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Farmer Stories

Maple Bloom Farm

Jordan MacPhee and his wife, Catherine, run Maple Bloom Farm. We talked with Jordan about their vegetable production and year-round CSA Box. 

Tell us about your farm:

We started growing vegetables in 2015; at the time, we were brand new to farming and leasing a plot of land. In 2018, we moved to our own farm and now grow two acres of mixed vegetables. We use regenerative practices like cover cropping and no-till to keep the soil healthy and alive. We even have a microscope so that we can keep an eye on the soil life! As an example of a no-till practice, we plant a cover crop to feed and protect the soil but then, instead of tilling the crop into the soil, we cover it with a tarp to block out sunlight. Once the cover crop is dead, the plot is ready for transplants. 

We sell our vegetables at the Farmers’ Market and through a CSA. About six years ago, we started bringing in items from other farms to create a year-round CSA. The multi-farm approach is working well because it allows each farm to specialize by growing a smaller number of diverse crops. We started with multi-farm vegetables but now we’re expanding to fruits, meats and baked goods. We source some of the products through the PEI Growers Station which is a distribution hub for many PEI growers. With the expanded selection, we now offer a mix of organic and spray-free and sometimes conventional (less than 10%) when we cannot find organic or spray-free sources, such as various varieties of apples. Each item is clearly labeled for transparency. All products are from Atlantic Canada (except the coffee!).

Why did you become certified organic?

When we started in 2015, we applied right away and got certification in 2017. Customers wanted to know how their food was grown. They wanted to know that we were treating the soil well and taking care of the environment and our workers. Organic certification made that clear.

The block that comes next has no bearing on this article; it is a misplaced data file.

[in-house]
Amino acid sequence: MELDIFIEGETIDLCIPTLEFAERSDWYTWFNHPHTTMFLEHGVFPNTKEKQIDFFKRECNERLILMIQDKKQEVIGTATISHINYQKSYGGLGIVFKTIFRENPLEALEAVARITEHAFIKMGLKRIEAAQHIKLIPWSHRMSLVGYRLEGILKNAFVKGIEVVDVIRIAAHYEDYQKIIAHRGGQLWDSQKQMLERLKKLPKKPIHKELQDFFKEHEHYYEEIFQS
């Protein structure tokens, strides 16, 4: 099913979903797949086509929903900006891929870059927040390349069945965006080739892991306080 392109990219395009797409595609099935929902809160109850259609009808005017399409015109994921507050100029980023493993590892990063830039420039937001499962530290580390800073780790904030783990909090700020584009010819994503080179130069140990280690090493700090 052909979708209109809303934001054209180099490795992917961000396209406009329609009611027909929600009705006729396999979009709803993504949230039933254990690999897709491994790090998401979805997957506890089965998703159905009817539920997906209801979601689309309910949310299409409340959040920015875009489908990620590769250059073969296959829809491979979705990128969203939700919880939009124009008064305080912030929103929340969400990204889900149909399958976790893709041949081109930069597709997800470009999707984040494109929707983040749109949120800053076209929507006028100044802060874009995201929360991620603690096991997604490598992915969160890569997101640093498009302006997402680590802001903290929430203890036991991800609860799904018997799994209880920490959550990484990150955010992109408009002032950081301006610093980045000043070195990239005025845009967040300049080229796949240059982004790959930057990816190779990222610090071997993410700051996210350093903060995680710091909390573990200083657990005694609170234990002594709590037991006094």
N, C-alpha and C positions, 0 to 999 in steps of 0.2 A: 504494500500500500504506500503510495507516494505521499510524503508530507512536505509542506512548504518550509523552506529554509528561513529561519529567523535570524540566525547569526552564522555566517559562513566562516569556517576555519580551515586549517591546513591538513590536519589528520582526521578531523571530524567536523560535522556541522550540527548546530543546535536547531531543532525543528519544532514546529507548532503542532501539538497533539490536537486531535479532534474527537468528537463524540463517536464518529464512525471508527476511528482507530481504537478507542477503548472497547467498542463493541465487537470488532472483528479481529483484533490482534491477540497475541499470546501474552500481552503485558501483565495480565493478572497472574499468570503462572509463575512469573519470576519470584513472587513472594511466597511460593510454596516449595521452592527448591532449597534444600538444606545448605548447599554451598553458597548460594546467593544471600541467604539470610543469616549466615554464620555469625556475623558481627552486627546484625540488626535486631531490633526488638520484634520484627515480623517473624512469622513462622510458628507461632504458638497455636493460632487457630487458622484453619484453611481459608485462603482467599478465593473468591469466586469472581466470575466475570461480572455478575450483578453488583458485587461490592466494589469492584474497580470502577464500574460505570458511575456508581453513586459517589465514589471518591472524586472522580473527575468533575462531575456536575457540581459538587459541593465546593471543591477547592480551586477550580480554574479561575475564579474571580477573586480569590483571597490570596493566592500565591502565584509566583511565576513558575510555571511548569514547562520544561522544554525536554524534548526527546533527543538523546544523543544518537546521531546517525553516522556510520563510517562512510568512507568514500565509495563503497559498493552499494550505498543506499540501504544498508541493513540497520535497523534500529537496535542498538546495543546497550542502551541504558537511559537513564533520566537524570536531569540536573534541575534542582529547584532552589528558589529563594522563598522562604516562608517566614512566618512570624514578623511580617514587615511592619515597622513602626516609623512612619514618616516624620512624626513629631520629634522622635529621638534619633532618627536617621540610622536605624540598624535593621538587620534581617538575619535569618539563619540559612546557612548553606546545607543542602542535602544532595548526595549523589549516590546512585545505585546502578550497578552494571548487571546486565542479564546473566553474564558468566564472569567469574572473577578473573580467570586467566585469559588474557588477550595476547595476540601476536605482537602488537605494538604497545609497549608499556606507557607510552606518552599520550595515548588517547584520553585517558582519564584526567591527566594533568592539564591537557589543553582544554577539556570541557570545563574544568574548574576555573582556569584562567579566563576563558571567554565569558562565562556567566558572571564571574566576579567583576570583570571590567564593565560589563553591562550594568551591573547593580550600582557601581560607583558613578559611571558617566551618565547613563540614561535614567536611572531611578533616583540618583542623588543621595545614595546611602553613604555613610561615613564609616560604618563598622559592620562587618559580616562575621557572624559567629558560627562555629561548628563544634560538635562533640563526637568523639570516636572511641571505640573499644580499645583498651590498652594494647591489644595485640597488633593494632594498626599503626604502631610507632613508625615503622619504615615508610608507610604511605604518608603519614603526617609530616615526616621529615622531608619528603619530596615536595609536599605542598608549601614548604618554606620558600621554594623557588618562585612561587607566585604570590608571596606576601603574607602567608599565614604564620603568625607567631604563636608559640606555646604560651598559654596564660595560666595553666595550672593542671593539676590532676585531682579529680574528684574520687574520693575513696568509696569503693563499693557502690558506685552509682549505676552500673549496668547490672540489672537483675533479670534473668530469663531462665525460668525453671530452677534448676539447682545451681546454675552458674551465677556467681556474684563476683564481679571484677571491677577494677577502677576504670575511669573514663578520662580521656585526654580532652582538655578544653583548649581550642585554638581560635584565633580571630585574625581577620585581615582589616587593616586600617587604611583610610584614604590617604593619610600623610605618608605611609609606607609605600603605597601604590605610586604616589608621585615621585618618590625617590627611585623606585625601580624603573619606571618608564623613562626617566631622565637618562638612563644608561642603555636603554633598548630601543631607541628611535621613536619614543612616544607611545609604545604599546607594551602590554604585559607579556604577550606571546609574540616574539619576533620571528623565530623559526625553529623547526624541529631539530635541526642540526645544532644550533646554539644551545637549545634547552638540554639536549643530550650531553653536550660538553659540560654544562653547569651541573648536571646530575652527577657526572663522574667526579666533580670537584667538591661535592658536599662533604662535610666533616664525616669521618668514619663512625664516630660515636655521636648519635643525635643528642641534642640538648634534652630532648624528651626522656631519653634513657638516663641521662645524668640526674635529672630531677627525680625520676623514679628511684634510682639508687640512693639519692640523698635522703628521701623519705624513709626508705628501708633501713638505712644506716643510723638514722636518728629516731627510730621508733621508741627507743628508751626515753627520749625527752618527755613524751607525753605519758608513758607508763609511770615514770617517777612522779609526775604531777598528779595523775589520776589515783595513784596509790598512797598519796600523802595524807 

We recently dropped certification because a transplanting process that we use - paperpot transplanting - is prohibited under the Canadian organic standards. We’re at an in-between size where hand-transplanting is no longer feasible but we’re not big enough for larger scale mechanization. We will certify again in the future if the paperpot transplanting method is allowed in Canada, as it is under the United States organic standards. The paperpot transplanter is being reviewed by the Canadian organic standards committee this year so we are hopeful this will be the case.  

What’s been your biggest challenge?

Scaling up and creating efficient systems that can be shared with employees and partners. We’ve evolved from micro-scale to small-scale and then into partnerships with many farms and different marketing channels. Keeping all the moving parts going can be challenging! 

What gets you out of bed in the morning?

We love working with our hands and supplying fresh, delicious food to our customers. The positive feedback is very satisfying. It’s a source of pride to know that we’re growing food that’s healthy for people and the environment. 

Where to buy:

You can buy our food through our Farm Box CSA and at the Charlottetown Farmers’ Market. We also sell wholesale to select restaurants. Check out the Maple Bloom Farm website for more information.